The Timer control (System.Windows.Forms.Timer) is used to execute commands for every tick of time which is specified with an interval. For example, if you want to print your name for every 5 seconds, then you can use the Timer control. The Timer control is a non-visual control and can be seen in the component tray after you drag it to the form from the toolbox.

The Timer control doesn’t have that many properties. The two properties that are most important are the Enabled and Intervalproperties. The Enabled property, when set to true starts the timer, and stops it when set to false. The Interval property specifies the interval time between calls to the Tick event, which is the default event of the Timer used to execute commands. Note that the value that is accepted by the Interval property is in milliseconds. If you give the value 5000 as the interval, then the Tick event will be called for every 5000 milliseconds or 5 seconds.

Let’s take a look at an example application of the Timer control. The following application has a button that will be animated to move up and down and bounce from the bounds of the client area of the form. Start by creating a new Windows Forms Application and naming in TimerDemo. Add a button control to the center of the form as seen in Figure 1.

Drag a Timer control to the form. It can be found in the Components section of the toolbox. You will notice that it now appears inside the component tray at the bottom portion of the Designer.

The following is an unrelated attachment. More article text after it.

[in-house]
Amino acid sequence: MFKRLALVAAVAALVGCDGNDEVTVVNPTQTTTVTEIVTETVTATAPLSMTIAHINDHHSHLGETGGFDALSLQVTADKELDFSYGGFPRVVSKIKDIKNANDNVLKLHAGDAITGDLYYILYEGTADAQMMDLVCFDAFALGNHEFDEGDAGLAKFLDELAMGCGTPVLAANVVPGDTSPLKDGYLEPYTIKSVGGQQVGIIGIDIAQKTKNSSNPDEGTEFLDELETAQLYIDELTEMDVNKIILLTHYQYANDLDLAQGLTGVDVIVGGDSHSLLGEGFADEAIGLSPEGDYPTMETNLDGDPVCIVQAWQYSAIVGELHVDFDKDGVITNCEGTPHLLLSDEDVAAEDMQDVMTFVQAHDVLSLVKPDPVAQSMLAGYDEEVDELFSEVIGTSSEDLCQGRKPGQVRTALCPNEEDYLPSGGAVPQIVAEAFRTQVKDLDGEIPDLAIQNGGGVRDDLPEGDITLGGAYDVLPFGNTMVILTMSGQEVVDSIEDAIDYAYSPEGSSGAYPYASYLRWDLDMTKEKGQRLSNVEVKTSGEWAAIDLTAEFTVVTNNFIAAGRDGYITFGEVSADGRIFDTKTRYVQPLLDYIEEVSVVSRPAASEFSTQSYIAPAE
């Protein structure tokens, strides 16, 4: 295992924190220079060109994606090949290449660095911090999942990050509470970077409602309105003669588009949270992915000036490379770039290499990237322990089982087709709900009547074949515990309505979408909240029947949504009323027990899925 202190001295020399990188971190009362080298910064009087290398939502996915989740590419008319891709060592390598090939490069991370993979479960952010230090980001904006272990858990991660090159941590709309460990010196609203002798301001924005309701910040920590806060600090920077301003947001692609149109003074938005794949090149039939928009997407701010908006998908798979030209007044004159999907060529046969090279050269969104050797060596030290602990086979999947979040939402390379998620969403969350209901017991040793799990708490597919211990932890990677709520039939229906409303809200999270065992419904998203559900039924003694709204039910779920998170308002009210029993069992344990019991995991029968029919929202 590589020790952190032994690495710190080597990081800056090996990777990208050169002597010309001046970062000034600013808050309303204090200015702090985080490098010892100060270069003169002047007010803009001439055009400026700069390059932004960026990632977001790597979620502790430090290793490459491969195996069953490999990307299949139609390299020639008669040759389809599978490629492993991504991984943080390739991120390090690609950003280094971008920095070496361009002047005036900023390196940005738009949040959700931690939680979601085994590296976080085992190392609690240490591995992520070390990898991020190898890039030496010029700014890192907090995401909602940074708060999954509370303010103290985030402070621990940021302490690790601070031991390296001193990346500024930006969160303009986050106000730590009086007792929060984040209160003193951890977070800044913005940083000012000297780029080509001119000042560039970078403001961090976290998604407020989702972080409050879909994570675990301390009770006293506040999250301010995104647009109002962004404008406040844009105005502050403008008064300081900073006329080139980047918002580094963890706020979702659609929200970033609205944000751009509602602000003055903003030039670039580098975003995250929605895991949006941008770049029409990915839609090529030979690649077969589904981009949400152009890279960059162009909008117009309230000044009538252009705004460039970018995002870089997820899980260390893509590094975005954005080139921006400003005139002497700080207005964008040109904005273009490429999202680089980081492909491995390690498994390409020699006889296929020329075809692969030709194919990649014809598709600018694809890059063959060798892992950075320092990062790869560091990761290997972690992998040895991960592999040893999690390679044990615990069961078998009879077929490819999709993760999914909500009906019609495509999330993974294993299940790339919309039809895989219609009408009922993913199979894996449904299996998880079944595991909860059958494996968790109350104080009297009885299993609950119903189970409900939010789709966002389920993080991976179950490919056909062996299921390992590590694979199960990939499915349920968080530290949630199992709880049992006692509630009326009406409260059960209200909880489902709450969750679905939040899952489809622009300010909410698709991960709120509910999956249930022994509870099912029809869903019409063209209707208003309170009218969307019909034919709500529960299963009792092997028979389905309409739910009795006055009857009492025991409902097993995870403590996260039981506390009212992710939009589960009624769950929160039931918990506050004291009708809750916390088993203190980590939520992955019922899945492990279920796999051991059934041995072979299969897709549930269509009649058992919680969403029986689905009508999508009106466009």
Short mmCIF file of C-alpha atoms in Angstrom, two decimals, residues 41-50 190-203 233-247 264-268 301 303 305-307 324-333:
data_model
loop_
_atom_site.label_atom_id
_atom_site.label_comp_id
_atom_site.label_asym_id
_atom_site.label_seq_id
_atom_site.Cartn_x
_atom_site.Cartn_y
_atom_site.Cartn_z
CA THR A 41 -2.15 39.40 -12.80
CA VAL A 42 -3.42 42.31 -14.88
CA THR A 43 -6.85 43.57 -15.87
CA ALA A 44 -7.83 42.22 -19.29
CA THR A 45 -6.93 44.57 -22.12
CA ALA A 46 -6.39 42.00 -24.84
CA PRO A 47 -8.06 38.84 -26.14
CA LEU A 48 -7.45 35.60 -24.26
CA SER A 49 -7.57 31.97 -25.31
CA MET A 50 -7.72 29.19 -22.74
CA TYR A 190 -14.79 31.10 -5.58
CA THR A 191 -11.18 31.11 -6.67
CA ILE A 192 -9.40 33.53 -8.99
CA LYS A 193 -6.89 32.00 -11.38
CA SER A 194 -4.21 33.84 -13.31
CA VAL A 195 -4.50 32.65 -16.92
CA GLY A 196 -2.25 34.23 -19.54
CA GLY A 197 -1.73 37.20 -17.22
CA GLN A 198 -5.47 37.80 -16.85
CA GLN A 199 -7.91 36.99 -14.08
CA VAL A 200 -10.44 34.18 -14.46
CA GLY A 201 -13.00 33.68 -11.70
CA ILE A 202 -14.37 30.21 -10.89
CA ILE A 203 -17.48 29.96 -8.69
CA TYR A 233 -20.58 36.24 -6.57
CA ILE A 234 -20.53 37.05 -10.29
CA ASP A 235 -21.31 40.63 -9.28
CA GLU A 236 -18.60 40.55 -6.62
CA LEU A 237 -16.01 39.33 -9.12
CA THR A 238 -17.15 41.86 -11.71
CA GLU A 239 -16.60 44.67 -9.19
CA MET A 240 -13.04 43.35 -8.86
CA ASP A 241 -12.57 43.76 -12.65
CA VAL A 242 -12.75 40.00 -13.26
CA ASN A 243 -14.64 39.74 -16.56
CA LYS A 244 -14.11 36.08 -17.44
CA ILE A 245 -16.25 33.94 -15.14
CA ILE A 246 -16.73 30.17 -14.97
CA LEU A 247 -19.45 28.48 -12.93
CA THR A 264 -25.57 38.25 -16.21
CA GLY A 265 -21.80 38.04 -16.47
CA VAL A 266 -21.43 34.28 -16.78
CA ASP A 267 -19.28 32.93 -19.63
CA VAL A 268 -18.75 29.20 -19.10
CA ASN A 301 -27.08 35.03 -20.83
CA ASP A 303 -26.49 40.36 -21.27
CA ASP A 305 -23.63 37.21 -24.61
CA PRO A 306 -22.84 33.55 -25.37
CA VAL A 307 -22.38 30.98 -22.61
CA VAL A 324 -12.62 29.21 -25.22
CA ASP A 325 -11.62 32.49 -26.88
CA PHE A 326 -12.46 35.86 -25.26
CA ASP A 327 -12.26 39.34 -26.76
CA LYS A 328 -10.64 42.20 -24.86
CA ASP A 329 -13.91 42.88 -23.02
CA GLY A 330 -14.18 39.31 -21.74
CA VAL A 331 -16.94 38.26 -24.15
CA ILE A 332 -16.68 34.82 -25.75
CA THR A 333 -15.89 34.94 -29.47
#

Figure 2

Select the timer control in the component tray and change its Interval property to 50 and it’s Enabled property to true so the animation will begin the moment the user runs the program. Double click the timer control to generate an event handler for its Tick event. Remember that this event handler will be called for every 50 milliseconds. Add the following class member that will hold the number pixels to move for every tick.

private int velocity = 5;

Use the following event handler for the Timer‘s Tick event.

private void timer1_Tick(object sender, EventArgs e)
{
    if (button1.Top <= 0 || button1.Bottom > this.ClientSize.Height)
        velocity = -velocity;

    button1.Top += velocity;
}

The very first that the timer ticks, this handler will be called. It will first test if the button hits the topmost or bottommost corner of the form. To determine if the button hits the top corner, we used the Button.Top property which returns the Y coordinate of the top of the button. If it returns 0 or less, then it means that the button is or beyond the top bound of the client area of the form. Note that the coordinate system used by the form starts it’s origin from the top-left.

The second part of the condition in the if condition tests if the button hits the bottom bounds of the client area. We used the Button.Bottom property to get the Y coordinate of the bottom of the button. We then check if it exceeds the bottom of the form by comparing it to the Height of the client area of the form. We do this using the Form.ClientSize property and accessing its Heightproperty.

If any of the conditions is true, then we simply reverse the value of the velocity by using the – operator to multiply the value by -1. This would produce a bouncing effect. If the button is moving up (because it moves 5 pixels up), and it hits the top corner, then the velocity will be inverted and become’s -5. Moving -5 pixels up is equivalent to moving 5 pixels down.

Run the program and see the button bounce from the top and bottom corners of the form.

Written by compitionpoint

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